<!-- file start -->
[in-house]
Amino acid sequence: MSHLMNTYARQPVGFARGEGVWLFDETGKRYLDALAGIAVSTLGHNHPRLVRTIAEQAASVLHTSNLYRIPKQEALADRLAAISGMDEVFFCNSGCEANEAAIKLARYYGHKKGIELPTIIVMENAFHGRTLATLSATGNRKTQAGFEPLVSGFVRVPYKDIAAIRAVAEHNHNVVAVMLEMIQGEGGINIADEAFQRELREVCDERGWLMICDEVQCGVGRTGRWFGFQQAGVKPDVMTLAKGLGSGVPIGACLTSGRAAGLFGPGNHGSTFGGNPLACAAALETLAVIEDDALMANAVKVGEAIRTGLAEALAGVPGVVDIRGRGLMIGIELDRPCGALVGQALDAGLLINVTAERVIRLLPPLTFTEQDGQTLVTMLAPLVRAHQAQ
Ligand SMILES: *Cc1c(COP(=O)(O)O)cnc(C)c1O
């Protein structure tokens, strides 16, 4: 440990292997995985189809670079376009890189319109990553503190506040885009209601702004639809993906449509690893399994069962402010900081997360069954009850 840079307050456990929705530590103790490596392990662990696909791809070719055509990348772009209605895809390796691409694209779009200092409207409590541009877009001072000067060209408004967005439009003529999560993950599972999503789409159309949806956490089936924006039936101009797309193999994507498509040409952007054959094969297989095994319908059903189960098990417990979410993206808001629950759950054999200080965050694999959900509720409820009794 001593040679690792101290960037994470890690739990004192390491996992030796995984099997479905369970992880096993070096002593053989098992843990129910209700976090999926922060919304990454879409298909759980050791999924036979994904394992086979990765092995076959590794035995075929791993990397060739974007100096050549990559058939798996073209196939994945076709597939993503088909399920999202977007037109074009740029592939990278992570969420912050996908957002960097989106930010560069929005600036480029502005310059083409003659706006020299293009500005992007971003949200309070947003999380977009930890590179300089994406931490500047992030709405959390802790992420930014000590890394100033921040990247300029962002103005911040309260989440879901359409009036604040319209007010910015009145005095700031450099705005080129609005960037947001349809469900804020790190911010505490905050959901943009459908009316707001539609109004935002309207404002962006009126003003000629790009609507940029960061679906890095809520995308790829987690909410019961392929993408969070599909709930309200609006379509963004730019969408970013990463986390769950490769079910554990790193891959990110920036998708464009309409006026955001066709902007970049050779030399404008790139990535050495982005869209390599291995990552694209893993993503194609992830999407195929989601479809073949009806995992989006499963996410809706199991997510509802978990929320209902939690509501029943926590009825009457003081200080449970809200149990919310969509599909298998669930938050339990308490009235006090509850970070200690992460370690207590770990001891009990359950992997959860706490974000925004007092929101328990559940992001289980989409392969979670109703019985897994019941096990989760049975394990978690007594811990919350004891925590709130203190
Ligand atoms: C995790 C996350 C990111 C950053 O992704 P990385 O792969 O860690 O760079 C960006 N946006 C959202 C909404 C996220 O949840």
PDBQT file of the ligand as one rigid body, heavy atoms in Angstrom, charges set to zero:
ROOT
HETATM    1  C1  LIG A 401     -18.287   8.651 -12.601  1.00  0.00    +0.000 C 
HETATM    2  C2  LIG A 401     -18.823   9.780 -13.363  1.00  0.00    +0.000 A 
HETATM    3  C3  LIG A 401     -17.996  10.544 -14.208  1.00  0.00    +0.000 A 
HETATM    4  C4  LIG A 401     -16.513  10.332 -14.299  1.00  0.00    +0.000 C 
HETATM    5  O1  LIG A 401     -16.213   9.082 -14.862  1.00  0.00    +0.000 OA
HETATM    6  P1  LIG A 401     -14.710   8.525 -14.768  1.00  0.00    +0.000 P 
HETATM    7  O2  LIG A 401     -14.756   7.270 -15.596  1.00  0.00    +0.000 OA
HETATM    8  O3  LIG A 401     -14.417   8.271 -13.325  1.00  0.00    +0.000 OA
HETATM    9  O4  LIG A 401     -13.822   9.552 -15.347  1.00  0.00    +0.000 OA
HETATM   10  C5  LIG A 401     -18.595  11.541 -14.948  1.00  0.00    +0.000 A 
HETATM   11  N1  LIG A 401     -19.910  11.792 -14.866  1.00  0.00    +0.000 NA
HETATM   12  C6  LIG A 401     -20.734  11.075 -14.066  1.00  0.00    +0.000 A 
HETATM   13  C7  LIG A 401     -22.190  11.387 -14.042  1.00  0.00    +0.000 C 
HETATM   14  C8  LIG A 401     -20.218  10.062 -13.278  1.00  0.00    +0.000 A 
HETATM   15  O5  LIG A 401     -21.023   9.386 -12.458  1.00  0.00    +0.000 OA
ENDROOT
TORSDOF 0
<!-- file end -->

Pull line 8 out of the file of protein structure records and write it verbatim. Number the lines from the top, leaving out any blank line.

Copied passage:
HETATM    1  C1  LIG A 401     -18.287   8.651 -12.601  1.00  0.00    +0.000 C 